December 8, 2023

Taylor Swift fans are jumping into a sports debate after Kansas City Chiefs tight end Travis Kelce‘s mid-game ankle injury—going so far as to start a petition for the NFL to use real grass only on their fields, Newsweek was told.

Kelce’s rumored relationship with Swift has generated unusual attention around the NFL as she began attending games last month to cheer him on. While fan interest in Swift-Kelce developments has been linked to an uptick in Chiefs ticket and merchandise sales, opinions on footage showing Swift in the stadium during games have been divided, with Kelce saying last week that the NFL is “overdoing it a bit.”

The debate in question is whether or not to use artificial turf at some NFL stadiums. This interest was sparked by the Chiefs’ October 8 game at the Minnesota Vikings’ U.S. Bank Stadium in Minneapolis where Kelce suffered an injury to his right ankle during the second quarter. The U.S. Bank Stadium has artificial turf.

Taylor Swift at Chiefs game
Above, Taylor Swift reacts during the first half of a game between the Chicago Bears and the Kansas City Chiefs at GEHA Field at Arrowhead Stadium on September 24, 2023, in Kansas City, Missouri. Some Swift fans are calling for an end to the NFL’s use of artificial turf at its stadiums after Chiefs tight end Travis Kelce was injured during a game played on artificial turf.
Jason Hanna/Getty Images

After Kelce’s injury, the #SwiftiesAgainstTurf hashtag began gaining traction on X, formerly Twitter, among Swift and football fans alike as they chided the league for its use of artificial surfaces. An associate campaigner for the petition platform told Newsweek one Swift fan also launched a petition calling for all NFL stadiums to use real grass instead of artificial surfaces following Kelce’s injury.

The person who launched the petition, identified on the digital form as Loren Webb, wrote that they have “noticed an alarming increase in injuries related to artificial turf,” citing one study in particular that assessed injury rates among professional football players between 2012 and 2016. The petition summary ended with a call to help give athletes “a safe playing environment” and added the hashtags #SwiftiesAgainstTurf and #SwiftiesAgainstArtificialTurf.

The petition’s initial goal was set at 1,500 signatures. It had more than 1,300 as of 6 p.m. ET on Thursday.

Several people who signed left Swift-inspired notes in the petition’s comment section, many of which included references to Swift song lyrics.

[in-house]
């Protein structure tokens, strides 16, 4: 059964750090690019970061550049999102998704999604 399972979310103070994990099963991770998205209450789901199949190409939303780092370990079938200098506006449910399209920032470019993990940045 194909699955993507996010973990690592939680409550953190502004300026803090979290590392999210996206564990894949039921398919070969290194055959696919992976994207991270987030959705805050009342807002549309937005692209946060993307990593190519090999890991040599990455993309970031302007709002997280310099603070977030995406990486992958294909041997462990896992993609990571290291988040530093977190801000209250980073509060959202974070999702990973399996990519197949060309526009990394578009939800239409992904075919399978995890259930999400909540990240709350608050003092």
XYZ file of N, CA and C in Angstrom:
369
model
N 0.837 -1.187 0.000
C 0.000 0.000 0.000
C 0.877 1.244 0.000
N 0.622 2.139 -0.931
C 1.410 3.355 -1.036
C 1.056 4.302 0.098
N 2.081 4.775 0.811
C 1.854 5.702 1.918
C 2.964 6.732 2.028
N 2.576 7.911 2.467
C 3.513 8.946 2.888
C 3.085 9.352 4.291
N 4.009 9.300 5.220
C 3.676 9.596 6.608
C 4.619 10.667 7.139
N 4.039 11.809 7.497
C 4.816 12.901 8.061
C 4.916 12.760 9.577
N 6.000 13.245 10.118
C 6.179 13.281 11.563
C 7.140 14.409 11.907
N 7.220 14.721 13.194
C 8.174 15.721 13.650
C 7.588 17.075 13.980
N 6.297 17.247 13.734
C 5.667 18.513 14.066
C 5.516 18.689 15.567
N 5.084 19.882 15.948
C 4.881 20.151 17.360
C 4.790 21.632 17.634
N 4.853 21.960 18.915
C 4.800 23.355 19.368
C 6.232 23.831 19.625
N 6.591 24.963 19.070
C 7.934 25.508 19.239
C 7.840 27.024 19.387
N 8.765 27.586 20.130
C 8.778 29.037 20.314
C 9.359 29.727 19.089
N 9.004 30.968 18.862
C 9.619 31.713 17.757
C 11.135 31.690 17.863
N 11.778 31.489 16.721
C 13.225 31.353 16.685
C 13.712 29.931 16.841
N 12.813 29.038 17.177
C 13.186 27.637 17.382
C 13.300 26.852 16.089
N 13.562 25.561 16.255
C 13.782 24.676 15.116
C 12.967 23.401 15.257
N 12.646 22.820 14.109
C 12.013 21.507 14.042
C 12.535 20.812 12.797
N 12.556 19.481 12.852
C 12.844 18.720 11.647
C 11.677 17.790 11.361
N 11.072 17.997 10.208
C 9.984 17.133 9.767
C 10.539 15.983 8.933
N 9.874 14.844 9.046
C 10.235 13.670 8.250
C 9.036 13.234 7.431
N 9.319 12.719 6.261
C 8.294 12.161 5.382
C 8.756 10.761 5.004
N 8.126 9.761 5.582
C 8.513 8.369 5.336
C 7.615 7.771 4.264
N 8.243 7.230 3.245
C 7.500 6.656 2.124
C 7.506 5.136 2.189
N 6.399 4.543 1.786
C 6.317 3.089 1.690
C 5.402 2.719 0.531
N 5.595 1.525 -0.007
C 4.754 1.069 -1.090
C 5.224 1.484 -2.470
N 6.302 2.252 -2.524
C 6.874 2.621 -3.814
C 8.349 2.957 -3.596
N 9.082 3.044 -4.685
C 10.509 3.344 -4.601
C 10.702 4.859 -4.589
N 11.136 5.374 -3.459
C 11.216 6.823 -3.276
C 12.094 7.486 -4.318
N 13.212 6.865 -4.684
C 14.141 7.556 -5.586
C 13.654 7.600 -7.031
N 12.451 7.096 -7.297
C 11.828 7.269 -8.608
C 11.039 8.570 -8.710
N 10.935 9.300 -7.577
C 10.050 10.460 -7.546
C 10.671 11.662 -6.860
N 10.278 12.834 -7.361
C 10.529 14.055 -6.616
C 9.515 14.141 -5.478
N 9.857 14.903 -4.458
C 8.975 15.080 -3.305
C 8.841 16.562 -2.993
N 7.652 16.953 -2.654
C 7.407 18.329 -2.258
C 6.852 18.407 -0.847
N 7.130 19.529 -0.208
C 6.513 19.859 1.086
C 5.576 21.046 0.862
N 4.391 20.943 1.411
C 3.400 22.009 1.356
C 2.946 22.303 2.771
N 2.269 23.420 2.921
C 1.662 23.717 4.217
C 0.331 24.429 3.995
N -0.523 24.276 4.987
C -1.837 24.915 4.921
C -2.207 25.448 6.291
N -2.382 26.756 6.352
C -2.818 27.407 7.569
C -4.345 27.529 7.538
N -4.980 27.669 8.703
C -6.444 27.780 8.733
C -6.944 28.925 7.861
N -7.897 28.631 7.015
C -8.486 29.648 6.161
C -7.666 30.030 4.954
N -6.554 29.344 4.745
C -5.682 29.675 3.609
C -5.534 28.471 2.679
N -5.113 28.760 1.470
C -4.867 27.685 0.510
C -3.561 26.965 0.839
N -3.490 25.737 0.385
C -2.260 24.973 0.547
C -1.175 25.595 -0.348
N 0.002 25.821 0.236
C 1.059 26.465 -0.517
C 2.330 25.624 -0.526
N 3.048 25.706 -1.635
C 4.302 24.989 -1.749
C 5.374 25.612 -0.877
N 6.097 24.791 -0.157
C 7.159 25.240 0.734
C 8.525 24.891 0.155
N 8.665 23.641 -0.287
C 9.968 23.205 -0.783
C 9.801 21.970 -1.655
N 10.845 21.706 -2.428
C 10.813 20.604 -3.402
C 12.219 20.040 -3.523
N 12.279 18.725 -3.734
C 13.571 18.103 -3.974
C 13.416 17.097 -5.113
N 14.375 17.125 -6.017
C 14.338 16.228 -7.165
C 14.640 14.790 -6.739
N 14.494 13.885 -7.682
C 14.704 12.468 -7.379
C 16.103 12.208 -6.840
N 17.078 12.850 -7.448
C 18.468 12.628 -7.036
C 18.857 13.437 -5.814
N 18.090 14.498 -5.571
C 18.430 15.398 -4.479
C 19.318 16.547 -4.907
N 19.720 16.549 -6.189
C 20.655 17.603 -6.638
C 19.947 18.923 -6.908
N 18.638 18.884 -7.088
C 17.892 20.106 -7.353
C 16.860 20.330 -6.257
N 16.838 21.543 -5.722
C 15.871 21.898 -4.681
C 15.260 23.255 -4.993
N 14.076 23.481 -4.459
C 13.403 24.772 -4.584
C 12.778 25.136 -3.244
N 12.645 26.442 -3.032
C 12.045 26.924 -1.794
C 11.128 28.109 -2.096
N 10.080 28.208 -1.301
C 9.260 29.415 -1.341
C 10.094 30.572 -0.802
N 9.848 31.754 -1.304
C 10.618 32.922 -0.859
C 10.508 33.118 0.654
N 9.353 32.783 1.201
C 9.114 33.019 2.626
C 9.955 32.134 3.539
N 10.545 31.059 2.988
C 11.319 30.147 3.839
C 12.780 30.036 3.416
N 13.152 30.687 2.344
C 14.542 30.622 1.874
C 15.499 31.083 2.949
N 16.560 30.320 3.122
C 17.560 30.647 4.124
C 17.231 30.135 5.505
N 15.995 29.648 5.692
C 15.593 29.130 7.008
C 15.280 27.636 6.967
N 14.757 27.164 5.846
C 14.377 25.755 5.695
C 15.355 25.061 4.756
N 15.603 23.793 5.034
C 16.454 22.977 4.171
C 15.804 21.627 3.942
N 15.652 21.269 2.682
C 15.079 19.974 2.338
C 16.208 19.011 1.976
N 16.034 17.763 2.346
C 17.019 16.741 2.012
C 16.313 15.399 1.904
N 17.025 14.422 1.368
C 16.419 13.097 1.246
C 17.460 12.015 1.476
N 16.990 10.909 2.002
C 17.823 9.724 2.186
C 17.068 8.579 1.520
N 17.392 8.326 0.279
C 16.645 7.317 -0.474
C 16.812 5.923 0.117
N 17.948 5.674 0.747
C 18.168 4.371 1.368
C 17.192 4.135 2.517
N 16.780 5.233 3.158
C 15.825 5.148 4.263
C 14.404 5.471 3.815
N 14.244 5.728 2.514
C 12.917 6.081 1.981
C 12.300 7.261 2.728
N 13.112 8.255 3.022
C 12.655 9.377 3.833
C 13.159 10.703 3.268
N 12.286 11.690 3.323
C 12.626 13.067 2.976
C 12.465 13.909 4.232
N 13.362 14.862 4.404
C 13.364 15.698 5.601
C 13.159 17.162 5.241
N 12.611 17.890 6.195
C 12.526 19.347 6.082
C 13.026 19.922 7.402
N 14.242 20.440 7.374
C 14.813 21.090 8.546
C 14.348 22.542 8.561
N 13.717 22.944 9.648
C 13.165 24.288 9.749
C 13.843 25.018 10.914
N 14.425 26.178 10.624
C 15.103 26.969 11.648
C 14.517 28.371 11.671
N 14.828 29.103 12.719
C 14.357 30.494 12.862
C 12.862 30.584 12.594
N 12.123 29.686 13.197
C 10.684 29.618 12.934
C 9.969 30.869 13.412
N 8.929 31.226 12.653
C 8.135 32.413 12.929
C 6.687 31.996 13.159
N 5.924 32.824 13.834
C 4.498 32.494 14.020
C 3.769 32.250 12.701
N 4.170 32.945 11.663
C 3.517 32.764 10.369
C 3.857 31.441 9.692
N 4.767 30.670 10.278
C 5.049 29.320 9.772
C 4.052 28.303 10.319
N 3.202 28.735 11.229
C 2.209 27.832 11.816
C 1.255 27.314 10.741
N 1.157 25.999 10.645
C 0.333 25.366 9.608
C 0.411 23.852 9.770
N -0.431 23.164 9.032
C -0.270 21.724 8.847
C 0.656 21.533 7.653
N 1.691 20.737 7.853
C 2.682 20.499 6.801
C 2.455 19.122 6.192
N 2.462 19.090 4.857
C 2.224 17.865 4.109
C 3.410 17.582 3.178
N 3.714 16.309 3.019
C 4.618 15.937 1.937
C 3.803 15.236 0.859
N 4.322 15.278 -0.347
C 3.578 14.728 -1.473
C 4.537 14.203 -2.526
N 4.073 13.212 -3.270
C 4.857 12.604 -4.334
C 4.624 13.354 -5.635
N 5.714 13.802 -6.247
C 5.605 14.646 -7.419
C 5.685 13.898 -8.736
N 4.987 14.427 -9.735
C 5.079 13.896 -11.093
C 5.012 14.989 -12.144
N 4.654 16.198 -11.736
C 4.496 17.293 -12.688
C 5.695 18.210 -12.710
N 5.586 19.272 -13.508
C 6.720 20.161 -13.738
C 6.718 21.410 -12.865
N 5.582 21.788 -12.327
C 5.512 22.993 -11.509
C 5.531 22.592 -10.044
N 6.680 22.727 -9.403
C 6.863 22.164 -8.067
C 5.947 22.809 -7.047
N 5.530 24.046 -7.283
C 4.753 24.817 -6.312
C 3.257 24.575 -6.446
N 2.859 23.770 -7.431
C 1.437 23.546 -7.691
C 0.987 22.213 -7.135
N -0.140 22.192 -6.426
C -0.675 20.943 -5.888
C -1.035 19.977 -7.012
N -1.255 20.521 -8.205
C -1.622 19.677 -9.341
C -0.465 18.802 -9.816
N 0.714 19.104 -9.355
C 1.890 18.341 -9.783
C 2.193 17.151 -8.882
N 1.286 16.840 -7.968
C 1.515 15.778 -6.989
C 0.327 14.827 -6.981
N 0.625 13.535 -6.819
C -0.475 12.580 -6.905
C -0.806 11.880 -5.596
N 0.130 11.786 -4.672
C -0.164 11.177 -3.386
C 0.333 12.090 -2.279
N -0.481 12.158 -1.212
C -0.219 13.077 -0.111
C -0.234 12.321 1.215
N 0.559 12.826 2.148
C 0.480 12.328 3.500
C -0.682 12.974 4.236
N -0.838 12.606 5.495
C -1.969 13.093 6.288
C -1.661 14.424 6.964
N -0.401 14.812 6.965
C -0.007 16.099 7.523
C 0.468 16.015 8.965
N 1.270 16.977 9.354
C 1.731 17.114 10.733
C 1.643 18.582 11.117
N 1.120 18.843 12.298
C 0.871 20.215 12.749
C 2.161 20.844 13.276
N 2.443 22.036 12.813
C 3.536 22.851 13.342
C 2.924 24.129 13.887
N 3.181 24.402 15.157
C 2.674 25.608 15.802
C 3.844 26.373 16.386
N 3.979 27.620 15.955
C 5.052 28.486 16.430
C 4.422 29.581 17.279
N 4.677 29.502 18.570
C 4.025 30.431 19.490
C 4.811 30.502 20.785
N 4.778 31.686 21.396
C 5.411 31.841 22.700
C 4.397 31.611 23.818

“You would think team owners would want to help protect their investment but instead they choose to go the cheaper route and use turf knowing turf causes more injuries. So baby now we got problems! Signed ~ an NFL fan and a Swiftie,” one person wrote.

“NFL, Travis got hurt, so now we got bad blood with artificial turf!” wrote another.

“[D]on’t worry, swifties are on it,” another comment said.

After his injury, Kelce returned to play in the second half of the October 8 game, and the Chiefs ultimately won 27-20. But the NFL’s Wednesday injury report listed him as “questionable” and noted he did not participate in Monday’s team practice. Even so, ESPN reported that he was expected to play in Thursday night’s game.

Kelce and his brother, a center for the Philadelphia Eagles, both voiced opposition to artificial playing surfaces on an episode of their New Heights podcast that was released this week. Of the NFL’s 30 stadiums, half have artificial turf and the other half have grass.

The artificial turf versus grass debate has been going on for years, and questions about which is safer for athletes extend to other sports, including soccer. While athletes like the Kelce brothers worry about injury risks on artificial surfaces, researchers say it’s tough to contextualize safety-related data due to the many age, fitness and environmental variables at play, according to The Associated Press.

When reached by Newsweek for comment on Thursday, an NFL spokesperson acknowledged that the debate was a “complex issue” and said research surrounding injuries on both artificial and grass surfaces is ongoing.

“There is no higher priority than the health and safety of NFL players,” the spokesperson said in an emailed statement sent to Newsweek. “Our collective bargaining agreement with the NFLPA established the Field Surface Safety & Performance Committee that meets regularly to advance research and share all injury data with the goal of advancing the understanding of fields and ultimately decreasing injuries. This involves substantial investment in data collection, surface testing, and research.

“We are actively working to gain a better understanding of what contributes to injury on both synthetic and natural grass surfaces,” the statement continued. “This is a complex issue as no two fields play the same. Some natural grass surfaces have a lower injury rate than some synthetic surfaces, but some natural grass surfaces have higher injury rates than some synthetics. As our research continues, we are confident we’ll be able to drive down injuries on all surfaces.”